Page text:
This episode has aged well. Most of it is still relevant. My only complaint is this shouldn’t have been one 47 minute episode, it should have branched out into its own series where the Image guys actually go on to teach more than just the basics. It felt rushed and incomplete and more time and context would have been fantastic.

This is still worth a watch though, whether you want tips on how to make better comics or if you are just a fan of these creators.

Rating: 8.25/10
Pairs well with: other episodes in The Comic Book Greats video series.

Documentary Review: So Much Damage: How Image Comics Changed the World (2017)

Original Run: November 20th, 2017
Directed by: Jon Erwin
Written by: Michael Avila
Music by: Paul Terry

Syfy, 5 Episodes, 15 Minutes (per episode)

Review:

This is the second documentary I have seen on Image Comics but this isn’t just a rehash of what was already covered in the slightly superior The Image Revolution.

This one was broken out into five 15 minute web episodes and put out by Syfy, who used to be the much cooler Sci-Fi Channel before they changed their channel’s spelling into something stupid.

Anyway, like The Image Revolution this documentary interviews all the key players and gets their stories. But what I like most about this is how it spends a good deal of time talking more about modern Image Comics and not just the revolution of 1991. As cool as that revolt was, modern Image has grown into something that I don’t feel any of the founding members could have fathomed back then.

It’s always fun to hear these guys talk about themselves, their experiences and the creation of Image, as it was a really exciting thing for me to experience as a fan in 1991. It was and still is the coolest thing that happened in the comic book industry in my lifetime.

So this certainly stirs up nostalgia but that doesn’t mean that this survives on that alone. It’s informative, has a good pace and is well organized and presented.

Younger comic book fans today will probably find some value in this, even though it’s made to attract the older fans who remember all of this like it was yesterday.

Rating: 7.5/10
Pairs well with: The Image Revolution and Chris Claremont’s X-Men.

 

TV Review: The Comic Book Greats: Episode 4 – Overkill with Todd McFarlane and Rob Liefeld (1991)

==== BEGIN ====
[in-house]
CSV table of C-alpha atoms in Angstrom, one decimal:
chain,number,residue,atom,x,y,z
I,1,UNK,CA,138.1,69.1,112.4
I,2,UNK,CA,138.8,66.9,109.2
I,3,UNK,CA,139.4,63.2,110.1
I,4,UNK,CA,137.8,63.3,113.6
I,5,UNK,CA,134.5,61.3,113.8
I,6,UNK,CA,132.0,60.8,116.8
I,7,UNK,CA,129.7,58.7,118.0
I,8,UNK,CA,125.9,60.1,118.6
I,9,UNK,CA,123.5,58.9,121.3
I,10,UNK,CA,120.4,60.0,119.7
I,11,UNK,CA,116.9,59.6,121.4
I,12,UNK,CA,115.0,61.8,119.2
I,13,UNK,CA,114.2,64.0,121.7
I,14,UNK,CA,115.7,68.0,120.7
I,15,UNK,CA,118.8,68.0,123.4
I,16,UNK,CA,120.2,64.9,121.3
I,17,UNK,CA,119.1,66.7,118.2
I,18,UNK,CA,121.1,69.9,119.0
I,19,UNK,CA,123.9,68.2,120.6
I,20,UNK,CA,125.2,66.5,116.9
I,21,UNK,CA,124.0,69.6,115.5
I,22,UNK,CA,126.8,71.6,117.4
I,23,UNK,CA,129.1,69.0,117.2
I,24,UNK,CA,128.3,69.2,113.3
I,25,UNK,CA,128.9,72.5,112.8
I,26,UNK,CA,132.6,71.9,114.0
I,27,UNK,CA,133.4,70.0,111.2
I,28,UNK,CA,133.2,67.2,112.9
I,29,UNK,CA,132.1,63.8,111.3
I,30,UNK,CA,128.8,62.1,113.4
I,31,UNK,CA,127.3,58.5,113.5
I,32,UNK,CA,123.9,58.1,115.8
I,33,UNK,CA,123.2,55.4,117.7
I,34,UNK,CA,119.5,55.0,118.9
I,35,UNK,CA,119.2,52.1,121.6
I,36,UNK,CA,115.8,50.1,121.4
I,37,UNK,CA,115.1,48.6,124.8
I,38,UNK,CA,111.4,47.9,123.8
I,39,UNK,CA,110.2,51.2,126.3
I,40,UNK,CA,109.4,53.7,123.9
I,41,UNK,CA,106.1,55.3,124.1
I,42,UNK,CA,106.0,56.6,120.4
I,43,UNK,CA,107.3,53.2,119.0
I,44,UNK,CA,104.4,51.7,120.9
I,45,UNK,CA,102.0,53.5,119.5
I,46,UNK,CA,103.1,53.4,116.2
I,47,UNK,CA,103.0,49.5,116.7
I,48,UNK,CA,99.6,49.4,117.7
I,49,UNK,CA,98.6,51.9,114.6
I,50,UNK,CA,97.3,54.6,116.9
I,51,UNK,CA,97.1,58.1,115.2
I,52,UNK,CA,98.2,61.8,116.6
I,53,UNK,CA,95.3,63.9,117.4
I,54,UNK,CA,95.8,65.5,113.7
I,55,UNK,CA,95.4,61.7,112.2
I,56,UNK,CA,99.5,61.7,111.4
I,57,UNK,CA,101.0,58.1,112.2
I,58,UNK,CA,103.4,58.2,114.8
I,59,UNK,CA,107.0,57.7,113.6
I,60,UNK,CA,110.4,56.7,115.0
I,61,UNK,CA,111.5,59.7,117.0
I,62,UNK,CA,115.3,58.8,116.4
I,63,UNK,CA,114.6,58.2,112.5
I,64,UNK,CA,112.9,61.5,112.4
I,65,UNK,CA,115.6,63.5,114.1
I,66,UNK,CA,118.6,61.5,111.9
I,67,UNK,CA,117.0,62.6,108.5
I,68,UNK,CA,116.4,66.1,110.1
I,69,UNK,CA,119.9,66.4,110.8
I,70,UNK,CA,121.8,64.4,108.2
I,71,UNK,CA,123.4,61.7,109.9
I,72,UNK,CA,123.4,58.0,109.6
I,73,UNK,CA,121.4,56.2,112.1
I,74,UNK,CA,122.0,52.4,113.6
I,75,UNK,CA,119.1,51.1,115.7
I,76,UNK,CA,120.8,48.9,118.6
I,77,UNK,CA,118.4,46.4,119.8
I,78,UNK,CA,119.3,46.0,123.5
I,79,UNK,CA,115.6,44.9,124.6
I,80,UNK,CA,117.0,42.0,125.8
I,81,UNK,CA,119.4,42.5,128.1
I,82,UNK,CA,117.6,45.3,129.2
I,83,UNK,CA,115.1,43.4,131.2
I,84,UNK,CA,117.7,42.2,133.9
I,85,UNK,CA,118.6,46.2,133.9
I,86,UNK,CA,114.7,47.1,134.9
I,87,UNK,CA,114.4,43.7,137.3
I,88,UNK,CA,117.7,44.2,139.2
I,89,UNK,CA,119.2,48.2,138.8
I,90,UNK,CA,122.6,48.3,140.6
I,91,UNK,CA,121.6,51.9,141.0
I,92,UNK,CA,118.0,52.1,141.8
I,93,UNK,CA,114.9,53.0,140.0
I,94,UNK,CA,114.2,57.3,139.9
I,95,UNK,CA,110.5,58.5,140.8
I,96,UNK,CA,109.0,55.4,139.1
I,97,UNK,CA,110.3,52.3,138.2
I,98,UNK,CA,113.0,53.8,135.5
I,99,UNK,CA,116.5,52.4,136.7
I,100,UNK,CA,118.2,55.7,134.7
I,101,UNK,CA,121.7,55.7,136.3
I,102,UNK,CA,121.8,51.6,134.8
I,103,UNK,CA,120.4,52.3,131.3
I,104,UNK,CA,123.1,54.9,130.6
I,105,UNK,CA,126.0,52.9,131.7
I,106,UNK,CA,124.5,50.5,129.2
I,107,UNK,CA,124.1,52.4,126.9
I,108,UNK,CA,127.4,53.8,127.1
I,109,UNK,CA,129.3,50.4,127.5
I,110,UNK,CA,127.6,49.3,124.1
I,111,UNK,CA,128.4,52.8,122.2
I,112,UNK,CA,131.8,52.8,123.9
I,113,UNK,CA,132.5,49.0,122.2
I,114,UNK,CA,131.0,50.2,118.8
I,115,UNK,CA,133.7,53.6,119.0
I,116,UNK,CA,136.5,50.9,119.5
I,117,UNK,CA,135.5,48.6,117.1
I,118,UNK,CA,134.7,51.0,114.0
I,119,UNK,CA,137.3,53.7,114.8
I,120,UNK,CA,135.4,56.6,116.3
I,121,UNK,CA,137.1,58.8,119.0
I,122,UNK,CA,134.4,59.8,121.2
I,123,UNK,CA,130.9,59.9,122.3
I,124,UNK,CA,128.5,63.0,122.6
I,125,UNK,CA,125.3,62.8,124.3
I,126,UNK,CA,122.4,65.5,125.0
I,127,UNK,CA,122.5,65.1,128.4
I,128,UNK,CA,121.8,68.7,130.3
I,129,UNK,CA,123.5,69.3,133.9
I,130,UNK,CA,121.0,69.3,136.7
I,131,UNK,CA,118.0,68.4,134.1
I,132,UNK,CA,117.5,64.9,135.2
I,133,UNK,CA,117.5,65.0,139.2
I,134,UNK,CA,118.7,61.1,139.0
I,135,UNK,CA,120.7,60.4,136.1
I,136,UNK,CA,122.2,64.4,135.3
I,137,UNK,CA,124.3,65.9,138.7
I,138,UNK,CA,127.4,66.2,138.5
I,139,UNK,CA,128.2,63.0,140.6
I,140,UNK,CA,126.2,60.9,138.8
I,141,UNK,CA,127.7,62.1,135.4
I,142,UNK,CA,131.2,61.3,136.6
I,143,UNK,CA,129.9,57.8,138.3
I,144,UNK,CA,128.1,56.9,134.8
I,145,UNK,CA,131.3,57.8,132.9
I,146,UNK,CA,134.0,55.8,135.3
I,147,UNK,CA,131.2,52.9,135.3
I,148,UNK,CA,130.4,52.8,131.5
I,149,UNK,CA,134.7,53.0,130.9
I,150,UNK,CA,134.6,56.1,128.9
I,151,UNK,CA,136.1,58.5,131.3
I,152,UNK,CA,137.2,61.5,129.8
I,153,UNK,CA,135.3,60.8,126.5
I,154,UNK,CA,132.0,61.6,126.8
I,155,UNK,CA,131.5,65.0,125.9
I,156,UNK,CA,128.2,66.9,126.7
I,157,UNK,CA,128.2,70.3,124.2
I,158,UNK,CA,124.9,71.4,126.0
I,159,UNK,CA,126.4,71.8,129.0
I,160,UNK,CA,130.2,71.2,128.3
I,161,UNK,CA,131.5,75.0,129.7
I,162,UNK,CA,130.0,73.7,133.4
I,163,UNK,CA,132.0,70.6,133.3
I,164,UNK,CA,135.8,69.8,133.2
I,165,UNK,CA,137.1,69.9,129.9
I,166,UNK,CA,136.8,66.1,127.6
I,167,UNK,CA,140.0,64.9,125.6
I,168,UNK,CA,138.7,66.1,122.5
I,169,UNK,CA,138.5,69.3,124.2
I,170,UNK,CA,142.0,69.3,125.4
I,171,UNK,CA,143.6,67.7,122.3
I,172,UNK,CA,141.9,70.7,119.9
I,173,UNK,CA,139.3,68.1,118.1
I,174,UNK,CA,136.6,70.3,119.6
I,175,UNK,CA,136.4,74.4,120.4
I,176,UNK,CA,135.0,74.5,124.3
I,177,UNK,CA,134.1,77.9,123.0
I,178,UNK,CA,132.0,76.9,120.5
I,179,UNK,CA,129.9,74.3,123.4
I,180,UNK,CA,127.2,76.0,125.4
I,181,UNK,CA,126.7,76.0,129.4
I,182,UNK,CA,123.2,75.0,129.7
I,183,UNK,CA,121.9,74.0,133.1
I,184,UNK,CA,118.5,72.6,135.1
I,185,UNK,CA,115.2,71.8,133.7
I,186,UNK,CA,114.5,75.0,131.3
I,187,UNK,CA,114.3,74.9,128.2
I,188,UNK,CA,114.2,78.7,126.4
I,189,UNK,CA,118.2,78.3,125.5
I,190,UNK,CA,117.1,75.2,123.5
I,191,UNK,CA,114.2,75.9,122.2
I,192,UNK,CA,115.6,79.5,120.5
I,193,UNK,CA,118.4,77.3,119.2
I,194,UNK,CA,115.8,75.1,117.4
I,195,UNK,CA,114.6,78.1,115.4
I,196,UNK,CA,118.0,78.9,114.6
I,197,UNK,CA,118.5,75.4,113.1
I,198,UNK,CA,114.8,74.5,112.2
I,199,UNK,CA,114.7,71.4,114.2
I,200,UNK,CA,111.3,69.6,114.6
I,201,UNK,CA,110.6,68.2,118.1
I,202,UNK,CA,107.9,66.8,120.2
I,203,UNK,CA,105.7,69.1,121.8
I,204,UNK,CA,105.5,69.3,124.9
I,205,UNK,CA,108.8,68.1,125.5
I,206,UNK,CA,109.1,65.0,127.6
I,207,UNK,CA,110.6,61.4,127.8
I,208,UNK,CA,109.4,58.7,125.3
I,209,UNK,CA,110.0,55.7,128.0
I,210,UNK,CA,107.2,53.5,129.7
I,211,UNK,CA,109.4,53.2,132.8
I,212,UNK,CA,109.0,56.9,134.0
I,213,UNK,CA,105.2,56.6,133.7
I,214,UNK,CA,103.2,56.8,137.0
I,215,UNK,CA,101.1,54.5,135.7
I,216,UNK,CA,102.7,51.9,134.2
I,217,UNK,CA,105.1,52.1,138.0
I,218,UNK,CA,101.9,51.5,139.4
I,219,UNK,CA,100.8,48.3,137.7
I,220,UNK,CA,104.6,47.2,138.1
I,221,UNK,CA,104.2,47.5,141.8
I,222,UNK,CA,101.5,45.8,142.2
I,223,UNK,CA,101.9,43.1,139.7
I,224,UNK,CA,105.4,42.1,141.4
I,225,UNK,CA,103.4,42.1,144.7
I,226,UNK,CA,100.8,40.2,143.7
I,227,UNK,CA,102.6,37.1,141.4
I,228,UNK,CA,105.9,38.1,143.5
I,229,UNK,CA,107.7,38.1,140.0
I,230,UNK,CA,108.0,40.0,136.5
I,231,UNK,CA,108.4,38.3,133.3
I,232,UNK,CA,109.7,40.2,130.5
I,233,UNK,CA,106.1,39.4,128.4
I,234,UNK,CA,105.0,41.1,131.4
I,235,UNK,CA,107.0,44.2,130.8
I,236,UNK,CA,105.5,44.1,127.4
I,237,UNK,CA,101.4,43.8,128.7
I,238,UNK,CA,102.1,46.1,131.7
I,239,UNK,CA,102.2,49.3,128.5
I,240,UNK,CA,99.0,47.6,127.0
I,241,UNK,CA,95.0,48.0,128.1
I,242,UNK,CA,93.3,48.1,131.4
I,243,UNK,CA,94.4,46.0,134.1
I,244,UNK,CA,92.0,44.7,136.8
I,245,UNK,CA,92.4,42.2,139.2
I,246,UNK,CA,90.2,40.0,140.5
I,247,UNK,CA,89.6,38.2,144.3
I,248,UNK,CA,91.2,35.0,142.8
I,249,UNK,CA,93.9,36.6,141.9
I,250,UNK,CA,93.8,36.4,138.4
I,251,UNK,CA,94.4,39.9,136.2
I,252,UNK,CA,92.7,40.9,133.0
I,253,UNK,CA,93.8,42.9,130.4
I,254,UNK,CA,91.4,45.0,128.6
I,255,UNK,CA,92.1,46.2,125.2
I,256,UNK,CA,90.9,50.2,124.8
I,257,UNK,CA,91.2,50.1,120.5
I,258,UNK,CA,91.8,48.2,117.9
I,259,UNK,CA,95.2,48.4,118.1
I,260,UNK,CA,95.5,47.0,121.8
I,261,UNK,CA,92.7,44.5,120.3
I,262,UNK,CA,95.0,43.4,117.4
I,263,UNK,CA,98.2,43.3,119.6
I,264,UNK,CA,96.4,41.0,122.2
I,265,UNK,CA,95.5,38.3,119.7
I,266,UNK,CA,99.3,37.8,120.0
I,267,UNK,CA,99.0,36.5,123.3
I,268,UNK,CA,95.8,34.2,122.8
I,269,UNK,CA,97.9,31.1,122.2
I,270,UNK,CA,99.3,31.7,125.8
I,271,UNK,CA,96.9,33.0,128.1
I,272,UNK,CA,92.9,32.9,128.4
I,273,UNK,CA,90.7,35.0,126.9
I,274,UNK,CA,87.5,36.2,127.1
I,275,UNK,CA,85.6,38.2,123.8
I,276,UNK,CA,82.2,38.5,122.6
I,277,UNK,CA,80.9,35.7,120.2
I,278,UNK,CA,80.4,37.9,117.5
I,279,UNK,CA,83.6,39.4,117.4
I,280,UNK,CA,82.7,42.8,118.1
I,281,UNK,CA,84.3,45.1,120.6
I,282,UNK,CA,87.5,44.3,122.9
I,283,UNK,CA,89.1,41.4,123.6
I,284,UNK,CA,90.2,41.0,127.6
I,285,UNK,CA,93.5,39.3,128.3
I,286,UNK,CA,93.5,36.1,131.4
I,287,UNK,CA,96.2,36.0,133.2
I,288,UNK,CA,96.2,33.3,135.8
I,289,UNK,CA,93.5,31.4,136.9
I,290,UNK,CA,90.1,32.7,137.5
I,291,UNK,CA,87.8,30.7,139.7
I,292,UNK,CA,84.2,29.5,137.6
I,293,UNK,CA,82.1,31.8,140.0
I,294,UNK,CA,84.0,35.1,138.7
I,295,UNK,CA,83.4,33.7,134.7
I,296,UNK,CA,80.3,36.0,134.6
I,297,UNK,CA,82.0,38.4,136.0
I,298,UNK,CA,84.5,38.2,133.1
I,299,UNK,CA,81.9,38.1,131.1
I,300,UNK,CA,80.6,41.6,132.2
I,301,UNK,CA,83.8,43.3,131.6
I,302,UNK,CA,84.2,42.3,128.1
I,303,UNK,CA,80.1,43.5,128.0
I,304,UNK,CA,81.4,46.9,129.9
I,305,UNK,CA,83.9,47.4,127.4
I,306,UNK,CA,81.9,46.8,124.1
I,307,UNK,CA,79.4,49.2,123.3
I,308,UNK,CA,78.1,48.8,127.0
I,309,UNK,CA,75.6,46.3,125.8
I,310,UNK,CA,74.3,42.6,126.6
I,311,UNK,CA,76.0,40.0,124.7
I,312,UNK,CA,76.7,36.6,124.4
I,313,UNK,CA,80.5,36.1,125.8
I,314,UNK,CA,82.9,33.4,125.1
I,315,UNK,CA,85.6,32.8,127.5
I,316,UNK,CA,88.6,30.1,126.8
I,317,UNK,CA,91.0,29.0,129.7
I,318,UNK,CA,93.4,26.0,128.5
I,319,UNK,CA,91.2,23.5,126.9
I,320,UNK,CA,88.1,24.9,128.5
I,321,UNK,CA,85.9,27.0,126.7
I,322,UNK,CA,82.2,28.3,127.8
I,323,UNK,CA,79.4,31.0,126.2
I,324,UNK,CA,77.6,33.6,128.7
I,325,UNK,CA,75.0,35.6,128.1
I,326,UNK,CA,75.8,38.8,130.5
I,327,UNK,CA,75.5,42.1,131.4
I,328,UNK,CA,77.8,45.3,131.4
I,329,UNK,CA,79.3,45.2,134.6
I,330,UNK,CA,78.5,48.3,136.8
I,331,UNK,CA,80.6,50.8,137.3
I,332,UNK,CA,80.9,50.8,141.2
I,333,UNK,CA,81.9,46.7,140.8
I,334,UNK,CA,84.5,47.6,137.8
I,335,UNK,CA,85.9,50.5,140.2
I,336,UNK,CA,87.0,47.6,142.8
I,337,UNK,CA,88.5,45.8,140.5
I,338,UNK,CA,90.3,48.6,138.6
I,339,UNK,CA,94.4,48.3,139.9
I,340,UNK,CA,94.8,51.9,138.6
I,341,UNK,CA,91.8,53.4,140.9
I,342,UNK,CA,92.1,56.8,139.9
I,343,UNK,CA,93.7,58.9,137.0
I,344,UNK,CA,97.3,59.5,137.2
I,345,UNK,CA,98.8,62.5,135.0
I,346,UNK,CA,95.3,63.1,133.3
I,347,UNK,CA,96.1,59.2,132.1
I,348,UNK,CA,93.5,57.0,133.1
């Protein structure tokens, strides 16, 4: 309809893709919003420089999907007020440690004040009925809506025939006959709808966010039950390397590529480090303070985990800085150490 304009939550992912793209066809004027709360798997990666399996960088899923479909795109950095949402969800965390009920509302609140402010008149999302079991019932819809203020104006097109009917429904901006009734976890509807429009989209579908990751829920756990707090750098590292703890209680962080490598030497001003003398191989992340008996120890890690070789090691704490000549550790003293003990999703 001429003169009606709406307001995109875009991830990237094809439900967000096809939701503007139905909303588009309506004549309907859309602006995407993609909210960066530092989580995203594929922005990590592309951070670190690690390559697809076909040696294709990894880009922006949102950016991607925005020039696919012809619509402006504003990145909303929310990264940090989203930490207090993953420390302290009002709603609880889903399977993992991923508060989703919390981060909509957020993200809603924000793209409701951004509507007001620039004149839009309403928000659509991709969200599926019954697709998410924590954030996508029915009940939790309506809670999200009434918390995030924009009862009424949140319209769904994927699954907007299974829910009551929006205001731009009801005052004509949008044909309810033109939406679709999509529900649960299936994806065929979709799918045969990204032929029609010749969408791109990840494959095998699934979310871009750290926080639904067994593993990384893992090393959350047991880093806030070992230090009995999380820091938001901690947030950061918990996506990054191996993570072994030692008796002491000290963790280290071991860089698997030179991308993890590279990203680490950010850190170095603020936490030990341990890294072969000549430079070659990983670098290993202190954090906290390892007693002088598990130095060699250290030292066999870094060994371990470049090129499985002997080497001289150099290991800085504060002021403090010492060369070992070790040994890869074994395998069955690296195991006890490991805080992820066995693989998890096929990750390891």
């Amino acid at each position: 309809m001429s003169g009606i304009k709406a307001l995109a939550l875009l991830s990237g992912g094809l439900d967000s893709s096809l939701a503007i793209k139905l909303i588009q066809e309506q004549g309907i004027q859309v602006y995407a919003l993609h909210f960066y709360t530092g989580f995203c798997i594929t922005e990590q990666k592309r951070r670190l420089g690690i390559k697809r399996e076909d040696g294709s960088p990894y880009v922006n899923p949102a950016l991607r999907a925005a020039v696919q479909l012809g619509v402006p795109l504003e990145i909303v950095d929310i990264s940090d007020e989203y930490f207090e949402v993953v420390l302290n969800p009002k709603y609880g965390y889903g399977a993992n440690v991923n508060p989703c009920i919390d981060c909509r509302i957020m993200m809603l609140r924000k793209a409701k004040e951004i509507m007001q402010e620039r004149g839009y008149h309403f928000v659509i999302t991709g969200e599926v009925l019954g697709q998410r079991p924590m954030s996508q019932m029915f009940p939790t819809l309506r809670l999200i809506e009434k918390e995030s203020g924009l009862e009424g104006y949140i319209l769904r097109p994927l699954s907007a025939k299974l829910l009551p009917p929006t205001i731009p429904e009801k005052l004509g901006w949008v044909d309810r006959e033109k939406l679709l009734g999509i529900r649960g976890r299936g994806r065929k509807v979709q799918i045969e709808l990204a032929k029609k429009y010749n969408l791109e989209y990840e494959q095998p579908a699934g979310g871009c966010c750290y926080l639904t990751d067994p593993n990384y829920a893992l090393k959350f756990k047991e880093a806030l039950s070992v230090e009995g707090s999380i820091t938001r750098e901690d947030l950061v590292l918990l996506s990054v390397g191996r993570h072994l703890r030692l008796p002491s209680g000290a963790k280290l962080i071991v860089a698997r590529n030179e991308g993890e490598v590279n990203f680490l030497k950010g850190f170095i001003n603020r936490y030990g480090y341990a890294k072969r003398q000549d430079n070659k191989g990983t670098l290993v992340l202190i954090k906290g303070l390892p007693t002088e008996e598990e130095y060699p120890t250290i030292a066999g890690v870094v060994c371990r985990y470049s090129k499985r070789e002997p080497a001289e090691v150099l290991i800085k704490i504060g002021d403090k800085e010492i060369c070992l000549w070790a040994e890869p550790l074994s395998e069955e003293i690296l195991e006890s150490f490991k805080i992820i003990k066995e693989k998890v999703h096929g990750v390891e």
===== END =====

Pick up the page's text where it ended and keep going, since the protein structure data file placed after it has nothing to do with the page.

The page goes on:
Released: 1991
Created by: Stan Lee
Directed by: Rick Stawinski
Music by: Rick Stawinski, Rob Stawinski
Cast: Stan Lee (host), Todd McFarlane, Rob Liefeld

Excelsior Productions, Stabur Home Video, 26 Minutes

Review:

Revisiting this video series from my childhood has been a lot of fun. In fact, this episode is a real highlight in this series, even if it only clocks in at a scant 26 minutes. But unlike me in the early ’90s, you don’t need to spend half of your allowance on this episode just to see it, as these are all streaming on YouTube for free… assuming they don’t get pulled down, at some point.

The first two episodes in this series were interviews with comic book legends Todd McFarlane and Rob Liefeld, this brings both of them back in an effort to create a new character, as dictated to them by Stan Lee.

What’s funny about this, is that this character named Overkill eventually showed up under the name Overt-Kill in Todd McFarlane’s Spawn about a year later. I’m assuming the name alteration, change of color scheme and some artistic tweaking saved McFarlane and Liefeld from any legal shenanigans, as Stan Lee did come up with the name and had some other creative input.

Anyway, this was really fun to watch, especially for me, as I was an aspiring comic book artist the first time I saw this. Todd, Rob and Stan talked through the process and I learned a lot from their insight here and I think any aspiring comic book artist would find this just as useful as I did back in 1991.

This is just a really engaging and fun video series. I’m still glad that Stan Lee did this way back in the day and even if it feels dated, the knowledge gained from these episodes isn’t.

Rating: 8/10
Pairs well with: other episodes in The Comic Book Greats video series.

TV Review: The Comic Book Greats: Episode 1 – Spotlight on Todd McFarlane (1991)